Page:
ALSO:

  • NZ First - Prison Job Losses to Send Money Offshore
  • TPPA: ‘Team Obama’ Regroups On Fast Track, Still Not Deliverable

    ‘After yesterday’s stinging and unexpected defeat for the Obama administration’s attempt to advance Fast Track legislation in the US Senate, Senate leaders have worked up a compromise they think will get them past this blockage’, according to Auckland ... More>>

    NZ Government: 5,500 More Doctors And Nurses In Our Hospitals

    Health Minister Jonathan Coleman says a record number of doctors and nurses are working in District Health Boards across the country. More>>

    Controller and Auditor General: Katherine Rich Conflict of Interest Decision

    We are writing to you about a matter that has been raised with us by members of the public. More>>

    ALSO:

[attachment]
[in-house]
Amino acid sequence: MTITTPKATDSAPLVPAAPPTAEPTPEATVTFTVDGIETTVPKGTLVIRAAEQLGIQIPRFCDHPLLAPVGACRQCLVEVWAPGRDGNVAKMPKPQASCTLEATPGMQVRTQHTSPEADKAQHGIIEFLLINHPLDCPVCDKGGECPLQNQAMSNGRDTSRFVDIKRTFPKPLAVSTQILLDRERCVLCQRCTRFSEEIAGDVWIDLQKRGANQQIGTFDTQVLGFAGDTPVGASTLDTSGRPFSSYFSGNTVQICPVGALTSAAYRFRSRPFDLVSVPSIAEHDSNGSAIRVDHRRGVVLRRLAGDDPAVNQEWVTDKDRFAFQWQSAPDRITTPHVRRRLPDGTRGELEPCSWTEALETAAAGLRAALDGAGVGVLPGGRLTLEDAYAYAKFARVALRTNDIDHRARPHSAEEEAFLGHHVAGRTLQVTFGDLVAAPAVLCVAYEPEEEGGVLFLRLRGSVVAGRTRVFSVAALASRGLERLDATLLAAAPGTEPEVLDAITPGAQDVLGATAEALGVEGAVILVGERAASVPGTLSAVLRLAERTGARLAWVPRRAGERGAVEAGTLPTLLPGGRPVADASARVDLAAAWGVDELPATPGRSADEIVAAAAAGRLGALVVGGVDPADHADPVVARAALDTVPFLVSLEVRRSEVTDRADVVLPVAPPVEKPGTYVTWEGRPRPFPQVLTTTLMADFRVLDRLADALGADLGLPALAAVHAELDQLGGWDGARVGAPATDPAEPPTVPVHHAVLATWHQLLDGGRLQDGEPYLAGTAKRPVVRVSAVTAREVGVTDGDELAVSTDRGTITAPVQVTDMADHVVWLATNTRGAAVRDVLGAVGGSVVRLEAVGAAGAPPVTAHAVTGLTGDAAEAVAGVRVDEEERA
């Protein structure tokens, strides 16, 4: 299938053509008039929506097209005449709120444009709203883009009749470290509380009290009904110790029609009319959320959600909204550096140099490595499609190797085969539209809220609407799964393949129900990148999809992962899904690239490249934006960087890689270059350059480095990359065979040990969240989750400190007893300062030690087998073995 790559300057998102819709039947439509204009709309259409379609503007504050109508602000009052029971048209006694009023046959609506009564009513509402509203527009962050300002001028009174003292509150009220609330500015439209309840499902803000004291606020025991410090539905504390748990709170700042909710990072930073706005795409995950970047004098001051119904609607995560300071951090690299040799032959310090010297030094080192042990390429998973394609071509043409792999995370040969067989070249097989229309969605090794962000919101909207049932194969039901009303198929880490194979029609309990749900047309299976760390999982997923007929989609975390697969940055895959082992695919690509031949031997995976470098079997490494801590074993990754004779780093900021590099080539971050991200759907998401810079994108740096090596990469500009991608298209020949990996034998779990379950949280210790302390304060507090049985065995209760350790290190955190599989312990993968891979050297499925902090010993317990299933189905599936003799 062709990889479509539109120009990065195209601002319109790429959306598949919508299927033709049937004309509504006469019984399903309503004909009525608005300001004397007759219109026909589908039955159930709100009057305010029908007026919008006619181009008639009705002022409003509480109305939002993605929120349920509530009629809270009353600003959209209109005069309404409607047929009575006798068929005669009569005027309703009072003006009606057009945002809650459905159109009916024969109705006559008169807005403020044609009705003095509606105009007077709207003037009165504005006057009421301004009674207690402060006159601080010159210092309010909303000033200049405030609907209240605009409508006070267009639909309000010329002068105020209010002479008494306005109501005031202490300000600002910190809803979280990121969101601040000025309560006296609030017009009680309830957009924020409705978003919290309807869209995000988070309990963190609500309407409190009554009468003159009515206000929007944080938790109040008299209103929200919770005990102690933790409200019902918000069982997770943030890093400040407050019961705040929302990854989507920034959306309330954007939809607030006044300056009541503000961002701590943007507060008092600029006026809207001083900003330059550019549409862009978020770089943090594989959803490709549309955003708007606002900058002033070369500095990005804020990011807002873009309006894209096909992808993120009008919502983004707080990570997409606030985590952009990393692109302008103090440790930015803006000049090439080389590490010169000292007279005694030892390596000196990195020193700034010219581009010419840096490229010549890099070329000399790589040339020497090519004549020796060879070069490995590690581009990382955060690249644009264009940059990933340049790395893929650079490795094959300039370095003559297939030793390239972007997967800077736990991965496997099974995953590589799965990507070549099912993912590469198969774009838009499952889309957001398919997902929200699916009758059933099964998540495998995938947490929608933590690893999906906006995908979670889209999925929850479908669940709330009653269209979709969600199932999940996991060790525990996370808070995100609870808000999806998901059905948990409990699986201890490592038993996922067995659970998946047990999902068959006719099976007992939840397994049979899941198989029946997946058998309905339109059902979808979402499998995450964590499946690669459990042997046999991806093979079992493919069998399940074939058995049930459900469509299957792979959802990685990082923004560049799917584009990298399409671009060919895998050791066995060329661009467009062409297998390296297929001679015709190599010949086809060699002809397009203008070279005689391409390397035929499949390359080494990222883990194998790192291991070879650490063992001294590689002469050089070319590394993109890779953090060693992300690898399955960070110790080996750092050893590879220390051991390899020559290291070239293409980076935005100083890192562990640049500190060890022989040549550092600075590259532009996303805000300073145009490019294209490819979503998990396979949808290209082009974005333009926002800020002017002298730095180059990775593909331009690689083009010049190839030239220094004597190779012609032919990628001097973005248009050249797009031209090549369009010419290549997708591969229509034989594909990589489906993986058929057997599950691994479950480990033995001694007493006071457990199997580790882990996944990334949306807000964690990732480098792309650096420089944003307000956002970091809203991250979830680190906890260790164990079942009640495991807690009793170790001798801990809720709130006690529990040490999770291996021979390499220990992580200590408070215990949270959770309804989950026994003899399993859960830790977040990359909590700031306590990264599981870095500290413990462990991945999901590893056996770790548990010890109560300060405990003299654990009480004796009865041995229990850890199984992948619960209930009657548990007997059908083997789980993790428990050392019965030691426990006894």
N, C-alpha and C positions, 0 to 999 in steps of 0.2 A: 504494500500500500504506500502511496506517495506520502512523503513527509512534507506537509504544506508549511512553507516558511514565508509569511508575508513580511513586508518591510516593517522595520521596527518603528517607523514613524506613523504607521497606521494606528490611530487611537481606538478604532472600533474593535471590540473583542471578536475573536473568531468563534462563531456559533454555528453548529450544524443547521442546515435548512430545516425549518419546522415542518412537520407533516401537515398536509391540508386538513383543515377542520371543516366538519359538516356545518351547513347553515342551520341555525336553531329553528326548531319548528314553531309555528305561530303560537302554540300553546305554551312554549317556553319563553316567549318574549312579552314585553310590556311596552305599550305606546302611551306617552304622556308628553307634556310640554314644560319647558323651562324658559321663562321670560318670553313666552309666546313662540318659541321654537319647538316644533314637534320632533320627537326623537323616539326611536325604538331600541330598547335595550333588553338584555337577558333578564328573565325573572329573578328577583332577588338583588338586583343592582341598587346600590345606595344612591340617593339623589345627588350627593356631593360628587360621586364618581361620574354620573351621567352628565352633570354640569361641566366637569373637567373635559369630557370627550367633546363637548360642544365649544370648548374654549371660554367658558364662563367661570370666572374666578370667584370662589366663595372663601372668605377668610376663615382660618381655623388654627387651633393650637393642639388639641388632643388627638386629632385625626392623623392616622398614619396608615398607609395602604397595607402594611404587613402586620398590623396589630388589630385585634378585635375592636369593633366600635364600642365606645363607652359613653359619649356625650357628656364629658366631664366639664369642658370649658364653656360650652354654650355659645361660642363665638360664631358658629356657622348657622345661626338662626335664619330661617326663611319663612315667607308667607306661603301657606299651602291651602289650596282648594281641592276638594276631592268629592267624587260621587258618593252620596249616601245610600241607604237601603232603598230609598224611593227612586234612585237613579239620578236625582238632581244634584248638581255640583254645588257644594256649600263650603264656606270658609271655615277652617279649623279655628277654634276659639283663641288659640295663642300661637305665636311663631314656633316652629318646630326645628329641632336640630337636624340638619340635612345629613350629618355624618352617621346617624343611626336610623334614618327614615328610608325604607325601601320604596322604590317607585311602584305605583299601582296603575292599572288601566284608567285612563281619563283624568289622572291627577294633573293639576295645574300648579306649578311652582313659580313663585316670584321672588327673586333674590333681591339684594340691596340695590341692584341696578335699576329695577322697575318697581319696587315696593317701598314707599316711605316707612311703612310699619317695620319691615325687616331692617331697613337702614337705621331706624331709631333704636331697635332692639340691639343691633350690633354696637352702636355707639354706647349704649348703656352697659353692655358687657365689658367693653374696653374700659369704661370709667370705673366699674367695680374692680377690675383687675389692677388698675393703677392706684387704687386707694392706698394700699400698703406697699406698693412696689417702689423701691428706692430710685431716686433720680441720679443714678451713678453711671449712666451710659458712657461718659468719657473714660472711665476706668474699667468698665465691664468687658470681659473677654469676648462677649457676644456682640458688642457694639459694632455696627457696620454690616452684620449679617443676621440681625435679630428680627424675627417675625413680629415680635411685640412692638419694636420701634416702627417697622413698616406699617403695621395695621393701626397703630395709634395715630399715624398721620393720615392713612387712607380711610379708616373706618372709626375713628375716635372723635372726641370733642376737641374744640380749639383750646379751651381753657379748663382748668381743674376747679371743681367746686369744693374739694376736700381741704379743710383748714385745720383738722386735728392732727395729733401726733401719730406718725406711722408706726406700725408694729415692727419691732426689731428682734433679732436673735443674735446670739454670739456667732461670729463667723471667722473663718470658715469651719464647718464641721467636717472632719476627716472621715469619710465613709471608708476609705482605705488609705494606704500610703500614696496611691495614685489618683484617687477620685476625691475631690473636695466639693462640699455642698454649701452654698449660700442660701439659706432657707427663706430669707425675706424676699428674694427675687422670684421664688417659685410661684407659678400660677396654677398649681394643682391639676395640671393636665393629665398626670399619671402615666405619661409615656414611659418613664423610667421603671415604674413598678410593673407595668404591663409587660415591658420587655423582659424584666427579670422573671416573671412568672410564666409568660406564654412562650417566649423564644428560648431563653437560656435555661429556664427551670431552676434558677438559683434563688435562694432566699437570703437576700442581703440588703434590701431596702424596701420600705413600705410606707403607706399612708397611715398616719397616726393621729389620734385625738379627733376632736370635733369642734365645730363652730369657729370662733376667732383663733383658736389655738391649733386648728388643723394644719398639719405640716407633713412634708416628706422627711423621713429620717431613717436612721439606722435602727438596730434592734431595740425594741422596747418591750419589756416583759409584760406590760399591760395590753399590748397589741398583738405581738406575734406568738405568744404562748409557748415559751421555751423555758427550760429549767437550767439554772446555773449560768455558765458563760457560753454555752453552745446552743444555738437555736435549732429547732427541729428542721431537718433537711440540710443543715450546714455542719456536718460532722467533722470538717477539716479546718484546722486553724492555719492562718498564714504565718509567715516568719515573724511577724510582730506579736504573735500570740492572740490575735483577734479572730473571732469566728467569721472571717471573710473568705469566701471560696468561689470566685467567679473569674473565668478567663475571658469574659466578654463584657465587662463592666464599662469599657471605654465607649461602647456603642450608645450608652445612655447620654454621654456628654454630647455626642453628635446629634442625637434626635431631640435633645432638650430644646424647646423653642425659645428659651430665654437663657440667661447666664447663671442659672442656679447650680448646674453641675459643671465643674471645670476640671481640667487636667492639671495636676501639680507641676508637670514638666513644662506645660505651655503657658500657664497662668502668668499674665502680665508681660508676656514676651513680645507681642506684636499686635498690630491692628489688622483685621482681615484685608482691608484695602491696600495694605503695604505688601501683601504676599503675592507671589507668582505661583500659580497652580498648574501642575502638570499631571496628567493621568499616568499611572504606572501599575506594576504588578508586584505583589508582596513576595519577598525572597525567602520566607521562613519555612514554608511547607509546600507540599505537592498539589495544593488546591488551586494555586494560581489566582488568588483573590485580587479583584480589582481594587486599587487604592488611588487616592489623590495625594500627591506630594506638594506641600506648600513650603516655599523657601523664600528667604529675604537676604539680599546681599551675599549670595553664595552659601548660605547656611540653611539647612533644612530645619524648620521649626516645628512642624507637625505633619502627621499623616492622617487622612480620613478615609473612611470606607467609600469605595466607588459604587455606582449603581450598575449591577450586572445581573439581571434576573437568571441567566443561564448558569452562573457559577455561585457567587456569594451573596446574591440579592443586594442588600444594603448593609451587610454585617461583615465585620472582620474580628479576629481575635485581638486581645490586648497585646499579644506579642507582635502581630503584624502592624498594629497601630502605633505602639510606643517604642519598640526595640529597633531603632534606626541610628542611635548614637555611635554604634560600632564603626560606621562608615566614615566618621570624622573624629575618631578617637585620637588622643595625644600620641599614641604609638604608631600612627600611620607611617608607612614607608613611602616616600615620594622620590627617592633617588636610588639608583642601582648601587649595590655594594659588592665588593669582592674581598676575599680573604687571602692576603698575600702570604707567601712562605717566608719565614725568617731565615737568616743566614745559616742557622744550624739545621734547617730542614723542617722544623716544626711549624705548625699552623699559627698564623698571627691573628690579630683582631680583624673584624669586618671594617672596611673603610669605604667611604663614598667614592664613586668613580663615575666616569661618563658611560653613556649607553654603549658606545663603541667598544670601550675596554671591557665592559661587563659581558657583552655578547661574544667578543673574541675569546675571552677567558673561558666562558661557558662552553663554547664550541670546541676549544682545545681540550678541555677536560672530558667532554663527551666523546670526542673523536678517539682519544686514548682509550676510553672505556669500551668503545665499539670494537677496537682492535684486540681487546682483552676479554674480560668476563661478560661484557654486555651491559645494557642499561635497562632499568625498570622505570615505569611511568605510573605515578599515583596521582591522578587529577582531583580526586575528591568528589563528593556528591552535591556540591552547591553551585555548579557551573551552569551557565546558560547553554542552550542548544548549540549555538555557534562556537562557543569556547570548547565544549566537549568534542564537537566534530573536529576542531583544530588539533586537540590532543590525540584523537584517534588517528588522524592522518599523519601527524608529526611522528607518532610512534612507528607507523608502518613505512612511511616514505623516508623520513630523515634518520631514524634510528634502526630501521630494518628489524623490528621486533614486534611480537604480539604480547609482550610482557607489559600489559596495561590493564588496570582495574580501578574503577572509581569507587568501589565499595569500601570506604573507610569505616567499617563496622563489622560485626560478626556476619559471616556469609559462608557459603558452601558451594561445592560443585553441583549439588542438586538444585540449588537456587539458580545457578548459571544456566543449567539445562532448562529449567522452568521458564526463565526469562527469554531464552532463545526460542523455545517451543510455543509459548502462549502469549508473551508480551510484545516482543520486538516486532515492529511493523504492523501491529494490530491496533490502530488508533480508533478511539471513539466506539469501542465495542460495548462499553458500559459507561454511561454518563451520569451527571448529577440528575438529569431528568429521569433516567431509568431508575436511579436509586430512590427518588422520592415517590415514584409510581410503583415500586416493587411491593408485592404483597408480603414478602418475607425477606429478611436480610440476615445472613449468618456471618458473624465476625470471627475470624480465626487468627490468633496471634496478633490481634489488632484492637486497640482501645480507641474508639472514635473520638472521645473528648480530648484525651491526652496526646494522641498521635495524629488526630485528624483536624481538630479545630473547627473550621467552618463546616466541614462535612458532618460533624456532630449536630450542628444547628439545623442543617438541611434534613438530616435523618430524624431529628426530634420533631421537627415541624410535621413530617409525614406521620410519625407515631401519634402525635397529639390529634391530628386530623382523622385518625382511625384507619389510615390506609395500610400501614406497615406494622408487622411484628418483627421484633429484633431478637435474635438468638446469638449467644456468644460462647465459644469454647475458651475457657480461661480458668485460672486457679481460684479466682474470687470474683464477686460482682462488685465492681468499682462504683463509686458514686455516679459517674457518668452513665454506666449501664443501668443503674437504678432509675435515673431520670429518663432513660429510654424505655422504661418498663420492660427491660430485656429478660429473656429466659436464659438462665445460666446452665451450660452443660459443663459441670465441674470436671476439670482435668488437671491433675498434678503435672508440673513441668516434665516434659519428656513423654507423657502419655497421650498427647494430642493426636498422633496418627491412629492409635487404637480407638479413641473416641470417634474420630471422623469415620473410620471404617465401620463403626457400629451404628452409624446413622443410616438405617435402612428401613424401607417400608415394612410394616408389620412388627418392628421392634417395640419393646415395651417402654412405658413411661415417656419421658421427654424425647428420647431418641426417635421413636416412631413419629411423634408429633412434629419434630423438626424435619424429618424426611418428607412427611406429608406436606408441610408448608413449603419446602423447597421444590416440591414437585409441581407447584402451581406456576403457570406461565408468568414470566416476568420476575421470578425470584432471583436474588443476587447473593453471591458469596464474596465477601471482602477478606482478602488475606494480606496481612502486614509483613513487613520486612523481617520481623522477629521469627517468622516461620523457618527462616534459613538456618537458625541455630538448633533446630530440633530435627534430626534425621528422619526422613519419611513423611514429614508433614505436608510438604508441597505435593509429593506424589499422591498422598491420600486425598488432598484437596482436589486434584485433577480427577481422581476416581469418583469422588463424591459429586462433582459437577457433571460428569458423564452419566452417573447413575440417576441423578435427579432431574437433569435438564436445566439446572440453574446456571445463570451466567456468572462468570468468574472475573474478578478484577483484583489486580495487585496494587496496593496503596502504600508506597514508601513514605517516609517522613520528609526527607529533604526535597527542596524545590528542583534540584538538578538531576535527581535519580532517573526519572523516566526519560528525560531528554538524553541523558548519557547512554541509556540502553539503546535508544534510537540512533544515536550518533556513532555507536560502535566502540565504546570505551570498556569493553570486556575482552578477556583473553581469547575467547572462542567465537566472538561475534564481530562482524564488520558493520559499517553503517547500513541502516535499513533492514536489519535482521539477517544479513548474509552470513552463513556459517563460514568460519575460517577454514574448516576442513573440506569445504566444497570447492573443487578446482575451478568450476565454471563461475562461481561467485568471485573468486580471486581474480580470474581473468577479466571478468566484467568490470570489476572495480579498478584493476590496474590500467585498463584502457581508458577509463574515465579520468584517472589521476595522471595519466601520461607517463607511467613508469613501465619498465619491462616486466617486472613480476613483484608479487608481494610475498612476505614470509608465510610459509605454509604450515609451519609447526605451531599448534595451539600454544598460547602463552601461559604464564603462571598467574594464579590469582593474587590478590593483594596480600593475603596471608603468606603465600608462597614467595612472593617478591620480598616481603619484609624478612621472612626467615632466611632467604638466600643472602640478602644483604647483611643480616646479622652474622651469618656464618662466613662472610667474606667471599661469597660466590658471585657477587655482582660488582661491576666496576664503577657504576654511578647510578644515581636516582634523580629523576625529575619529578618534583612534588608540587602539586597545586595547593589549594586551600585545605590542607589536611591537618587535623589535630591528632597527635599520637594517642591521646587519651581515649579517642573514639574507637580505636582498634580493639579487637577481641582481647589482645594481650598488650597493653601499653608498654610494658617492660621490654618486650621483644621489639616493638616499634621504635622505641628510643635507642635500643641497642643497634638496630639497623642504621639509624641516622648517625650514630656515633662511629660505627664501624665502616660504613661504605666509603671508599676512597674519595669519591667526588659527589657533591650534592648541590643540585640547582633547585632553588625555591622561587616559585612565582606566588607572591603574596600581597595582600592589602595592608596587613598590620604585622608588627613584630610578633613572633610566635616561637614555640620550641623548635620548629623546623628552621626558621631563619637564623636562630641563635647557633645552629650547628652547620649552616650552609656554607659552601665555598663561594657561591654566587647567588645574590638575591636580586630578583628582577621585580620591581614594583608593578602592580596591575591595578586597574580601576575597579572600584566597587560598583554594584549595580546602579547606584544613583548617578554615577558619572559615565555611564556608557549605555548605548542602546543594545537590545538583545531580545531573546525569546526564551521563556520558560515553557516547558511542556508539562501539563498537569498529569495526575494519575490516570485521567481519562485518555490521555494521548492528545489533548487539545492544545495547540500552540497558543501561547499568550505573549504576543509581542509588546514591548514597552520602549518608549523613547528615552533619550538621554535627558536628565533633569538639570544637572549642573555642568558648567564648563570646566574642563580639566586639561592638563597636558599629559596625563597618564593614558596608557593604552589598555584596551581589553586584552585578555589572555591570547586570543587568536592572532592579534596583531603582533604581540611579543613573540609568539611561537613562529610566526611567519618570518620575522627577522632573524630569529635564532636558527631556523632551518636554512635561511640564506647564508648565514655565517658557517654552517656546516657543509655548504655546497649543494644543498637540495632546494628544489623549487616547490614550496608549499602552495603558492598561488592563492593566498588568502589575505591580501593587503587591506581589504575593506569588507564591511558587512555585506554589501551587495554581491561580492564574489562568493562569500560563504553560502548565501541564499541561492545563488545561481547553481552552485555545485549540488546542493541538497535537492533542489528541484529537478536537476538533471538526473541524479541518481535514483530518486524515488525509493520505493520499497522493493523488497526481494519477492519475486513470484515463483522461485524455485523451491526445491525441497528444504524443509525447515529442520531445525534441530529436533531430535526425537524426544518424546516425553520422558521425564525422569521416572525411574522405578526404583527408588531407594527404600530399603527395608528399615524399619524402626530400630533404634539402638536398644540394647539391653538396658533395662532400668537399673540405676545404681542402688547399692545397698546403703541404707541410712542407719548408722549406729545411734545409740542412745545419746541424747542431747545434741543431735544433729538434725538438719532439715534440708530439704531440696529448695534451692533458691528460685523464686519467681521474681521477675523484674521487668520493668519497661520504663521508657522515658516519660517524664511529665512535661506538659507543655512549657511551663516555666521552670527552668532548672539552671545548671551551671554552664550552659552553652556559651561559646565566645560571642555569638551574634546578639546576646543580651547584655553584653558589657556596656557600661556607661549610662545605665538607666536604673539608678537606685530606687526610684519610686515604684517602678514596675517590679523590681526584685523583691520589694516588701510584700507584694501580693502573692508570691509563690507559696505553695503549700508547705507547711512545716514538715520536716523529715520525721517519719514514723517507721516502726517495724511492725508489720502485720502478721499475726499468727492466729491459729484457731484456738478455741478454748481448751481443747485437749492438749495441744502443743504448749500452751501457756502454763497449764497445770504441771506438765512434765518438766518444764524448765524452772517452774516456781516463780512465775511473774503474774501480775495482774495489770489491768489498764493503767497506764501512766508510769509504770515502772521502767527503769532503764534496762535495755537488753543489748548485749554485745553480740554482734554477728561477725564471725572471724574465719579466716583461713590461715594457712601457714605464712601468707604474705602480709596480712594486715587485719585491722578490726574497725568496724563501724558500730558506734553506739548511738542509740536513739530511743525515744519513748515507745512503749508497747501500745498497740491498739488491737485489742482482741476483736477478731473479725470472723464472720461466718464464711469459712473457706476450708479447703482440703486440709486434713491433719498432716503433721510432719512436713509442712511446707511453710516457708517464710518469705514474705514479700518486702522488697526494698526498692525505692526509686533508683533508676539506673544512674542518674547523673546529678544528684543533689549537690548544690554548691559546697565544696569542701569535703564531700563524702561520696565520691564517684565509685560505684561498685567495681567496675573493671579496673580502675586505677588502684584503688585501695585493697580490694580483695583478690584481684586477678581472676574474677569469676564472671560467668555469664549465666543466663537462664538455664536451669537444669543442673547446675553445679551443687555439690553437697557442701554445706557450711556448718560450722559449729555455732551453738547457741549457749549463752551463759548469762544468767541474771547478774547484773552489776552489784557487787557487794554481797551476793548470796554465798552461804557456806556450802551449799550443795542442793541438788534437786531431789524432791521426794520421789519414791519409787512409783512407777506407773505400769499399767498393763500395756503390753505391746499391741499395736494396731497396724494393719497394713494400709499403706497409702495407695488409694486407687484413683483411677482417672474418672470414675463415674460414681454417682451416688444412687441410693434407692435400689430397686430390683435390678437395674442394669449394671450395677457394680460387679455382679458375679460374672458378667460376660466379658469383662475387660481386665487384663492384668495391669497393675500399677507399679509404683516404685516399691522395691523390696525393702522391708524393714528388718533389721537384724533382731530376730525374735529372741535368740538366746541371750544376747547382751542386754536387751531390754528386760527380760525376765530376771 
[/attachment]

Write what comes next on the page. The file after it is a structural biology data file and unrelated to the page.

Budget 2015: Andrew Little On The 2015 Budget

    Speaking to the Chamber of Commerce, the Labour opposition leader attacked the government’s approach to economic issues facing New Zealand. He said they have been “more than reckless in their complacency” and “the next week’s budget will do nothing ... More>>

    Defence Force: NZDF Building Partner Capacity Mission Personnel In Iraq

    NZDF Building Partner Capacity Mission Personnel in Iraq The New Zealand Defence Force Building Partner Capacity training mission contingent is in place at Taji Military Complex in Iraq. The Chief of Defence Force Lieutenant General Tim Keating says the ... More>>

    PM Press Conference: ACC Levy Cuts Announced

    In a press conference this afternoon in Wellington, ACC Minister Nikki Kaye proposed $500 million worth of ACC levy cuts. More>>

    Quakes: New Process For Red Zone Crown Offers